Possible shakeup in F1?
By Roger Diez
Formula 1 McLaren driver Lewis Hamilton, who very nearly won the World Championship in his rookie year, is having a bit of a rough patch in his sophomore season. In case you missed it, he experienced severe brain fade in the Canadian Grand Prix, running into the back of Kimi Raikkonen’s Ferrari in the pit lane and putting them both out of the race. As a result, he was penalized 10 spots on the starting grid last weekend in France and started 14th. He finished out of the points, dropping both himself and the McLaren team well down in the season points battle.
Can young Lewis rebound and get back into the hunt for the title? I think it depends entirely on the attitude of McLaren boss Ron Dennis and the support he gets from the team. It could be that we are seeing the beginning of another changing of the guard in F1 . . . the decline of McLaren and the ascendancy of Sauber BMW. If that happens, remember you heard it here. If it doesn’t, never mind.
– There was no joy in my household on Sunday. My wife, who is not what you’d call a big Kyle Bush fan, was not happy with Shrub’s victory at Infineon. It was the Gibbs Racing Toyota pilot’s first Cup win on a road course (although he scored a Nationwide win in Mexico), and he came from 30th on the starting grid to accomplish the feat.
Last year’s Infineon winner, Juan Montoya, brought his Ganassi Dodge home sixth after an altercation with Marcus Ambrose. The road course “ringers”, Ambrose included, didn’t fare too well this year at Infineon, with most of them ending up well down the finishing order. Looking at the statistics, I’m not sure why teams still rely on these guys at the road courses. It’s been ages since one of them won a race, and the Cup regulars have been getting better and better at road racing in recent years.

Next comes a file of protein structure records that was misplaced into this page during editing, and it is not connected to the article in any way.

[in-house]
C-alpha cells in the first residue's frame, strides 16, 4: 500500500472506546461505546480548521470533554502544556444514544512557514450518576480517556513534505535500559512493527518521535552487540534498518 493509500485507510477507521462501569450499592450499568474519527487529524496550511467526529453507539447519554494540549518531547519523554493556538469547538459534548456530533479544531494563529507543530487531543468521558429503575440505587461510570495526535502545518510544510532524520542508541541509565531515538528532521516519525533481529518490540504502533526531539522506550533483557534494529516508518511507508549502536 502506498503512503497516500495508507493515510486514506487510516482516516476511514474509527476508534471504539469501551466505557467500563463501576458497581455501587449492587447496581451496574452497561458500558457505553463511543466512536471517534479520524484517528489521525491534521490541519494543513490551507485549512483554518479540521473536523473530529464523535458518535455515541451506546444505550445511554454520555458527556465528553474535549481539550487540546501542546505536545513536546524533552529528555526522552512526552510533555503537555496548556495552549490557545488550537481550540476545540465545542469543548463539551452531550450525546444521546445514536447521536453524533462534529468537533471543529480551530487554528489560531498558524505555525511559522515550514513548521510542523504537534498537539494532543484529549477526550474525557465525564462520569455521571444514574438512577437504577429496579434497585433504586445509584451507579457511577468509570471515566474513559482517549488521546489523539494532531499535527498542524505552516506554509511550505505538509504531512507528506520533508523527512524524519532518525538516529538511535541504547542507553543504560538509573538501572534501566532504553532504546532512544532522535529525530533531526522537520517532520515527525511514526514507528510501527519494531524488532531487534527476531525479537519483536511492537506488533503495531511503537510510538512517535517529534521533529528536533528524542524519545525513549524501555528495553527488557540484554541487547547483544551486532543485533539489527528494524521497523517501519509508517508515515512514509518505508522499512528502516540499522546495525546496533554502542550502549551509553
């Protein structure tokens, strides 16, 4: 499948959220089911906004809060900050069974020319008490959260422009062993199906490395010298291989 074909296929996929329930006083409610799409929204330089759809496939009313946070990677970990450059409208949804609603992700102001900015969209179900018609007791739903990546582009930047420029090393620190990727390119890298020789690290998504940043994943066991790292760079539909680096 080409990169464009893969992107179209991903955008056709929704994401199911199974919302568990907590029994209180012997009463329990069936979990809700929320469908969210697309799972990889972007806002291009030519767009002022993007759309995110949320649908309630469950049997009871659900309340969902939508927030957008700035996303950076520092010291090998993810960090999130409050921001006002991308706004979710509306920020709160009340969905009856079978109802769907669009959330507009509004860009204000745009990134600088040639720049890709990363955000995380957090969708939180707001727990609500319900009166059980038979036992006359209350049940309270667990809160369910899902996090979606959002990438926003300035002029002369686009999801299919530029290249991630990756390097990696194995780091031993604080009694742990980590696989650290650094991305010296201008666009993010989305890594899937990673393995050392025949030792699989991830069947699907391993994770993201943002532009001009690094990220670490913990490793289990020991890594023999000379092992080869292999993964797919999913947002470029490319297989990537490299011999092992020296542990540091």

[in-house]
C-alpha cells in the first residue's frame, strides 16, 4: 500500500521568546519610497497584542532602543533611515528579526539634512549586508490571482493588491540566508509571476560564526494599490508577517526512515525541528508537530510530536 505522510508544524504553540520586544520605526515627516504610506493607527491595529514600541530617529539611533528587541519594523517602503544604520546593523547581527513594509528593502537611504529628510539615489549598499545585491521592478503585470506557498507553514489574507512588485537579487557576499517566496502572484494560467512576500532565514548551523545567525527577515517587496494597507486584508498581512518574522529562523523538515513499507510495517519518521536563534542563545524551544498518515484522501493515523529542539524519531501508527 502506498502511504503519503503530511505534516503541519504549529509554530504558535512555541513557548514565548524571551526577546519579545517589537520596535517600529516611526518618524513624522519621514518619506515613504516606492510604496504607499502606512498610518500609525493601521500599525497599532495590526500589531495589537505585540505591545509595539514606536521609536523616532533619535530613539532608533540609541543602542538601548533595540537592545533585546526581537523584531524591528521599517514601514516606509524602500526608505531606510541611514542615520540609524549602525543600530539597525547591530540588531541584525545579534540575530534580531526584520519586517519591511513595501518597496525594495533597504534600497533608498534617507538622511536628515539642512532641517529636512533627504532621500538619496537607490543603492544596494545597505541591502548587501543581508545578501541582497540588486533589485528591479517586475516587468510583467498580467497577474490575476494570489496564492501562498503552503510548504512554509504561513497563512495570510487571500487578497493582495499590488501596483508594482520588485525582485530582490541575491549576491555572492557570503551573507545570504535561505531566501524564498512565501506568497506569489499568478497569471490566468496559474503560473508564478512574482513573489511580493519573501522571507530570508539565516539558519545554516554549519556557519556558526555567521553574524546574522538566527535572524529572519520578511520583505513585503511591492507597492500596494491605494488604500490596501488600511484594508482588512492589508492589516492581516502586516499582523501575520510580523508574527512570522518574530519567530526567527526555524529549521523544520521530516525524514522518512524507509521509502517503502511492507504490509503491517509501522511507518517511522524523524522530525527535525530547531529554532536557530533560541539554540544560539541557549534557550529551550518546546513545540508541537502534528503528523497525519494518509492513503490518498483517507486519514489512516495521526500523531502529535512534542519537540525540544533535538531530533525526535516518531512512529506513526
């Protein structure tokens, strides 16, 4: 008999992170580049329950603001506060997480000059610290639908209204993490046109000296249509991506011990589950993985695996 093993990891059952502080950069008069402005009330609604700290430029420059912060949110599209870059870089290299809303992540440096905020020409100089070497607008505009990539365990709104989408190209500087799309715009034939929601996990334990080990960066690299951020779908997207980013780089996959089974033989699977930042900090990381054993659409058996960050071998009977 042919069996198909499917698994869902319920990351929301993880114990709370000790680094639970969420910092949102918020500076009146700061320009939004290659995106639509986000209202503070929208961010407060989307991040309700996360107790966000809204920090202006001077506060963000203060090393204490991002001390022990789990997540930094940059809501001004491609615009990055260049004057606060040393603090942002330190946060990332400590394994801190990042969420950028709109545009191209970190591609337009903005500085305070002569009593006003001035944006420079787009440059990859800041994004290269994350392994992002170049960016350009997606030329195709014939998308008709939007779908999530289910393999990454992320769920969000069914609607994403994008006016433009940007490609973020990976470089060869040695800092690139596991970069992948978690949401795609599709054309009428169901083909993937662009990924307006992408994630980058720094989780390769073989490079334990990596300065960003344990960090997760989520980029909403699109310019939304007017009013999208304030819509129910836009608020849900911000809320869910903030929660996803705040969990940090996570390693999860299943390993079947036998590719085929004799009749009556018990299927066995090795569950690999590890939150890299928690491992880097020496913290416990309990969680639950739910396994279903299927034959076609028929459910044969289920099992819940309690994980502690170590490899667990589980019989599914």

– This weekend the Sprint Cup is at Loudon, New Hampshire, just about as far away from Infineon as you can get. And this brings up a problem that is affecting all of us in one way or another, and may have a huge effect on NASCAR, IRL, NHRA, ALMS, Grand-Am, and even local Saturday night racers.
Yes, I’m talking about fuel costs. It now costs a NASCAR team over a dollar a mile in fuel costs to run a transporter. The run from Sonoma to Loudon will cost each team $3000 or so in fuel costs alone. I don’t know how many of you were around for the gas crisis of the early 1970s, but we are facing a potentially bigger threat to racing now. Back then public outcry forced the shortening of some races. There are no gas lines now ” no station closures like there were back then “just crippling fuel costs. Apparently the oil companies learned how to create a crisis without shortages in the intervening years.
In any case, we are already seeing the effects of escalating costs. Teams are taking on corporate partners (Roush-Fenway, Gillett-Evernham, etc.), and we are also seeing fewer cars attempting to qualify. Only two or three cars fail to make a race now on a given weekend . . . last year it was six or seven.
One thing NASCAR could do to alleviate some of the cost is to rearrange their schedule to avoid so many cross-country trips. For instance, they could schedule Kansas, Chicago, and Atlanta between Infineon and Loudon. With the more versatile new car design, teams could use the same car for different races, just like they did in the old days! I know that I arrange my trips to maximize fuel efficiency these days. No reason NASCAR (and the other sanctioning bodies) can’t.
– Congratulations to Carson City racer Mackena Bell, who overcame adversity in last Saturday’s Late Model 150 at Roseville’s All American Speedway. Bell was fourth of 22 drivers in practice, but was sidelined by a broken axle halfway through the first 75 lap segment. After the crew made hurried repairs, she rallied to come from 14th to 6th in the second 75-lapper.